Moscow -- A judge in Moscow has found former Russian oil tycoon Mikhail Khodorkovsky and his business partner guilty of corruption charges, state-run RIA-Novosti and Interfax news agencies said Monday.
The trial, which began in March 2009, was the second for the two men.
Khodorkovsky and his business partner, Platon Lebedev, were charged with embezzlement and laundering of stolen property.
They are accused of stealing billions of dollars' worth of oil from Yukos production subsidiaries from 1998 to 2003, oil on which he's already been convicted of underpaying tax.
Ahead of the verdict, hundreds of supporters gathered outside the central Moscow courthouse.
Security officers, who maintained a heavy presence outside the building, whisked several people away while others stood in -5 C (22F) temperature chanting "Freedom" and "Russia without Putin" -- referring to the prime minister.
Khodorkovsky had expressed a desire to run for office at the time and funded opposition political parties. And he has said the trial was part of a Kremlin campaign to destroy him and take the company he built from privatization deals of the 1990s.
The Kremlin has denied any role.
The court was originally scheduled to read the verdict in the trial on December 15, but it was unexpectedly postponed.
Khodorkovsky is the former head of the Yukos oil company, once Russia's largest oil producer. He is serving an eight-year sentence for fraud and tax evasion, having underpaid taxes on the oil his company produced.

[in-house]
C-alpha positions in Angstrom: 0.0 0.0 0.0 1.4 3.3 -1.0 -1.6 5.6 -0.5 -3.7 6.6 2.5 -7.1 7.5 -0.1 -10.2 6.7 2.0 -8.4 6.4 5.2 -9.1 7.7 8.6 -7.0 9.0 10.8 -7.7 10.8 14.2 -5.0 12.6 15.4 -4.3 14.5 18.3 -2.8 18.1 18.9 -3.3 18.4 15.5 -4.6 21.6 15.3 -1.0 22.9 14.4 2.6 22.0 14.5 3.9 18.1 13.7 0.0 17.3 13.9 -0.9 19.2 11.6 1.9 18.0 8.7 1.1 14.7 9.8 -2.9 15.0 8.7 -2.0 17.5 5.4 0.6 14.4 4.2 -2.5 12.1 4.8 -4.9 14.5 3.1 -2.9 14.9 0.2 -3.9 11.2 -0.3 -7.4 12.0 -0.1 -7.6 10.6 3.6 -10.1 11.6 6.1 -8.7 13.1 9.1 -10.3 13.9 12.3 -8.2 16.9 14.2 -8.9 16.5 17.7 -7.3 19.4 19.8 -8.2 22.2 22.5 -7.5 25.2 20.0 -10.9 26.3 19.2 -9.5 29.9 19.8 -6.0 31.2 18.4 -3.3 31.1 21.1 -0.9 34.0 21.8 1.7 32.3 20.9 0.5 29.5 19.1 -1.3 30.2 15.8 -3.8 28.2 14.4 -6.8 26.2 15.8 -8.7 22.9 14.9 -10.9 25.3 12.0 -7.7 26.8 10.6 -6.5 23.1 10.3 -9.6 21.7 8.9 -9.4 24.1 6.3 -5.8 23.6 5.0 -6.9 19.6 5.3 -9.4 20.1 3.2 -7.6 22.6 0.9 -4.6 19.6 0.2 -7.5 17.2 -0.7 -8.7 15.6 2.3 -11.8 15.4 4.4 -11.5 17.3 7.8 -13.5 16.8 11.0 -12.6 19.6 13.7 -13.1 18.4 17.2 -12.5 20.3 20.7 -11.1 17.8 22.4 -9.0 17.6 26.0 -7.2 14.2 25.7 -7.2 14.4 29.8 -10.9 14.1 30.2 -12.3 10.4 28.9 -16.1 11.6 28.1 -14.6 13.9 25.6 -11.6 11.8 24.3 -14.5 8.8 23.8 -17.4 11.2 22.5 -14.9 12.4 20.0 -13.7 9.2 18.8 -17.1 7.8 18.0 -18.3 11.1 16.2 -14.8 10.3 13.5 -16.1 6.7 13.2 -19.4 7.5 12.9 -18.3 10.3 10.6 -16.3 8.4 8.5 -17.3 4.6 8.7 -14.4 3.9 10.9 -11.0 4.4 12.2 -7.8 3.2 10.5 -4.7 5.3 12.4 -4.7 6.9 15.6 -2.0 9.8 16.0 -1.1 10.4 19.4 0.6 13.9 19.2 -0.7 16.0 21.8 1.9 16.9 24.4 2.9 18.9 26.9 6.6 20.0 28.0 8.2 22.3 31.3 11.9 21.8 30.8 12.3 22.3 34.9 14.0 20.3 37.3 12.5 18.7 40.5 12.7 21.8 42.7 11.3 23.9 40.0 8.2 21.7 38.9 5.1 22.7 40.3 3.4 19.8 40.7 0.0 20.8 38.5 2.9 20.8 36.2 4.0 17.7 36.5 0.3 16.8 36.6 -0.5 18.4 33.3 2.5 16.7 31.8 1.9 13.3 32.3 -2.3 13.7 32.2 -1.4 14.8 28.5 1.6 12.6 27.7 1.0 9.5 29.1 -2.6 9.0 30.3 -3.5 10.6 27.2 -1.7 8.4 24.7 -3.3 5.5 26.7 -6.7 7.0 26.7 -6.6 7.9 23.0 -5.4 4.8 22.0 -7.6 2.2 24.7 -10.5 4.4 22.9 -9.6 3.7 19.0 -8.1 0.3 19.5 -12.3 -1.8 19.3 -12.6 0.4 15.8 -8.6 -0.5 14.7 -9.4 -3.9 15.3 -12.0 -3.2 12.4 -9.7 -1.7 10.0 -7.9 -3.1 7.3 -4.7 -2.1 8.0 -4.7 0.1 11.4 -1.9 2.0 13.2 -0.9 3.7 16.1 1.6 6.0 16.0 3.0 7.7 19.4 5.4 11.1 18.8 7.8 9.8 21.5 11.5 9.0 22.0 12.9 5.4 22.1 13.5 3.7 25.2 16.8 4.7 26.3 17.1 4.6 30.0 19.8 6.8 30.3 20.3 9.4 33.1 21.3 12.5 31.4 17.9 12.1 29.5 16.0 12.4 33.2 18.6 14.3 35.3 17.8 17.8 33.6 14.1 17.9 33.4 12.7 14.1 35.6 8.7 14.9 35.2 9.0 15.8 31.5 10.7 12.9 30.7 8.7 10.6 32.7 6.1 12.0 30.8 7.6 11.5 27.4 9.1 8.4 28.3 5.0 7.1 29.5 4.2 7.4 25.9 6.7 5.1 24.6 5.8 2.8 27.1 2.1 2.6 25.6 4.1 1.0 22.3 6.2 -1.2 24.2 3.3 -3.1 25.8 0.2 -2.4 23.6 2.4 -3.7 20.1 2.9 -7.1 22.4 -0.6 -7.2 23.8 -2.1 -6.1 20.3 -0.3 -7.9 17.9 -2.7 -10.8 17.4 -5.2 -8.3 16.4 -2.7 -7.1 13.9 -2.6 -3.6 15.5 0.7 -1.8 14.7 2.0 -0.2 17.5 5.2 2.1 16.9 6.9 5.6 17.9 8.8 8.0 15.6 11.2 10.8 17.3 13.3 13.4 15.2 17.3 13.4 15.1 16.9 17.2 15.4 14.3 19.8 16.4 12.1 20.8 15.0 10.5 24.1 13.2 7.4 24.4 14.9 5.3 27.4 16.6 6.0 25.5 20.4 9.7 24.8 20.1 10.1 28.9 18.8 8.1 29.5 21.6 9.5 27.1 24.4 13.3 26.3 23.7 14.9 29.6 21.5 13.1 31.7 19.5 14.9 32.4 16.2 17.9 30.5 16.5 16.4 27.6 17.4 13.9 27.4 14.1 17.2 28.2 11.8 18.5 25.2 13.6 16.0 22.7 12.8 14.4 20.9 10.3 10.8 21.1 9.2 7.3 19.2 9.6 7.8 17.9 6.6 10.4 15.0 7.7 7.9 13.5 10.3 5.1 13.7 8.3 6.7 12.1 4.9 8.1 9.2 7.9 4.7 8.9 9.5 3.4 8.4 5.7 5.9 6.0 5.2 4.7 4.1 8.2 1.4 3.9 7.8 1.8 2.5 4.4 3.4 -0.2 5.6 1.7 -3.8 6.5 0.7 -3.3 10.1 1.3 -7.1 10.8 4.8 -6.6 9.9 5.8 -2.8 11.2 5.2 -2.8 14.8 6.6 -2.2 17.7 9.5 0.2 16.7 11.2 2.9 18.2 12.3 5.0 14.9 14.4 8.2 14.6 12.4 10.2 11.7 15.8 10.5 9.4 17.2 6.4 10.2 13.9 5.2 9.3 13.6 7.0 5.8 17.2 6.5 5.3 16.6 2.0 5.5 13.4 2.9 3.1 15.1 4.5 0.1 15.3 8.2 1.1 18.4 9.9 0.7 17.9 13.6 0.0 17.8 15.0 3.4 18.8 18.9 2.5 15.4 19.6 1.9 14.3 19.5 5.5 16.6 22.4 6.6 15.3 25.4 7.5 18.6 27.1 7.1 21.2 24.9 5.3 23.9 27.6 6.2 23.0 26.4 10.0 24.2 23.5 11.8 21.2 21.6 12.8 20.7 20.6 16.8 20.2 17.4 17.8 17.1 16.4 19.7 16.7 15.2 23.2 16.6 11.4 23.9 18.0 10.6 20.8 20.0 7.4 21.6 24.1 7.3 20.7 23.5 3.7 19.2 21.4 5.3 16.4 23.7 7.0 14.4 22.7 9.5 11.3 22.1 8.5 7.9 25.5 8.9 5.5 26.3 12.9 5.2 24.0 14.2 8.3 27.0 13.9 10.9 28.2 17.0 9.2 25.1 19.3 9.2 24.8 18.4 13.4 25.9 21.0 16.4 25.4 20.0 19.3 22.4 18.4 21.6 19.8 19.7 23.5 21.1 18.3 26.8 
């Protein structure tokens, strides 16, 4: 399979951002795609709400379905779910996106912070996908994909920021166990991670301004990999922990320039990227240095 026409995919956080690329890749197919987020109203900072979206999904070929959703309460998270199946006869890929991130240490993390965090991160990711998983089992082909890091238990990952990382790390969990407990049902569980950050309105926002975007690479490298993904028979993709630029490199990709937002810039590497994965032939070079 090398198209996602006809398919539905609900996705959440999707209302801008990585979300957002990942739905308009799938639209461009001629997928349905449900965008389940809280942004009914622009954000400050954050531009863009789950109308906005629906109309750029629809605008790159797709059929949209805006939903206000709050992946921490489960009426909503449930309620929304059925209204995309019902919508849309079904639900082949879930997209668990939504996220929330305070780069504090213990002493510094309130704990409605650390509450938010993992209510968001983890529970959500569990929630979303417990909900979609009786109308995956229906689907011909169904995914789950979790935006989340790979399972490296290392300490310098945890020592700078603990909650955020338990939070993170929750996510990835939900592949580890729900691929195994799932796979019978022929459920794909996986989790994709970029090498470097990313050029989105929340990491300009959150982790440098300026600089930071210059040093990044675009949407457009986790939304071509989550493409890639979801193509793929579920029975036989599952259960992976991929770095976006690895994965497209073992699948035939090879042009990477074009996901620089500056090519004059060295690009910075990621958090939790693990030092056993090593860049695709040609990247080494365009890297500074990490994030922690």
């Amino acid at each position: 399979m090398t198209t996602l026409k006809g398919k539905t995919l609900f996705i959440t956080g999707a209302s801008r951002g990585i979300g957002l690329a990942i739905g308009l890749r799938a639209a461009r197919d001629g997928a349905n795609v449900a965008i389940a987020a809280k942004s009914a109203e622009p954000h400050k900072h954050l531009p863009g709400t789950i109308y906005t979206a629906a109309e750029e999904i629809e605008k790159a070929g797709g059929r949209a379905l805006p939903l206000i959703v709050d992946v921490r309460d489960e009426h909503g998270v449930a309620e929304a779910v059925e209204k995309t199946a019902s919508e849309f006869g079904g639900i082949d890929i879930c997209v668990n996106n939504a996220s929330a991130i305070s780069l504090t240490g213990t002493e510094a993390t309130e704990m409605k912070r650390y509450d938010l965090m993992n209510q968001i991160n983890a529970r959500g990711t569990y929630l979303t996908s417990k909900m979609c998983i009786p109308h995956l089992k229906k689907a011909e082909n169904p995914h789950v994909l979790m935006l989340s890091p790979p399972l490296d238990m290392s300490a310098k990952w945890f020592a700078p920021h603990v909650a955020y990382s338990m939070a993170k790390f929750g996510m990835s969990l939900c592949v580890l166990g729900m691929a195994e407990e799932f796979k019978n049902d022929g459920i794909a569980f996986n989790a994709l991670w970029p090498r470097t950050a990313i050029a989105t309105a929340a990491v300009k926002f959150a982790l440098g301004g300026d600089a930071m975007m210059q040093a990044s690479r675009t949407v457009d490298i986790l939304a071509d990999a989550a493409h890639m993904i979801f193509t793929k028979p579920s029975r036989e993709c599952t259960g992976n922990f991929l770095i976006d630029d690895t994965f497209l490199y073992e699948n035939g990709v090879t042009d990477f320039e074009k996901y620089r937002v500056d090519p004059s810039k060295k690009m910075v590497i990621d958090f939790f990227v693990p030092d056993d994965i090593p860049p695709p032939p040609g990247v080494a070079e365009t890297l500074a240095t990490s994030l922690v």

Yukos was later broken up and absorbed by the state.
Khodorkovsky has already told the Moscow court that its decision will have an impact far beyond him and Lebedev.
"There is much more than just the fates of two people in your hands," Khodorkovsky said. "Right here and right now, the fate of every citizen of our country is being decided."
In October, prosecutors asked for a 14-year prison sentence but said it should include the eight-year term that Khodorkovsky is already serving, which will end in October 2011. With time served, the sentence could keep Khodorkovsky in jail until 2017.
The former oil magnate was previously incarcerated in a work camp near the town of Krasnokamensk, 6,500 kilometers (4,000 miles) from his native Moscow, but when the new charges were brought against the two men, both were moved to Moscow last year to stand trial.
The court also ordered Khodorkovsky and Lebedev to pay about $600 million in back taxes.
Few doubt that Khodorkovsky's prosecution has taken on a symbolism far beyond his own innocence or guilt. Critics say the embezzlement charges against him are absurd; analysts say Russia itself, and its commitment to the rule of law, is on trial.
"This verdict will be a verdict on whether Russia is a law-governed state, or whether it ever aspires to become one," said Masha Lipman of the Carnegie Endowment, "because currently it is not a law-governed state and the trial of Khodorkovsky and his partner Lebedev is the most striking example of it."
In his final address to the court, Khodorkovsky made a last impassioned appeal.
"For me, as for anybody, it is hard to live in jail, and I do not want to die there. But if I have to, I will not hesitate. The things I believe in are worth dying for," he said.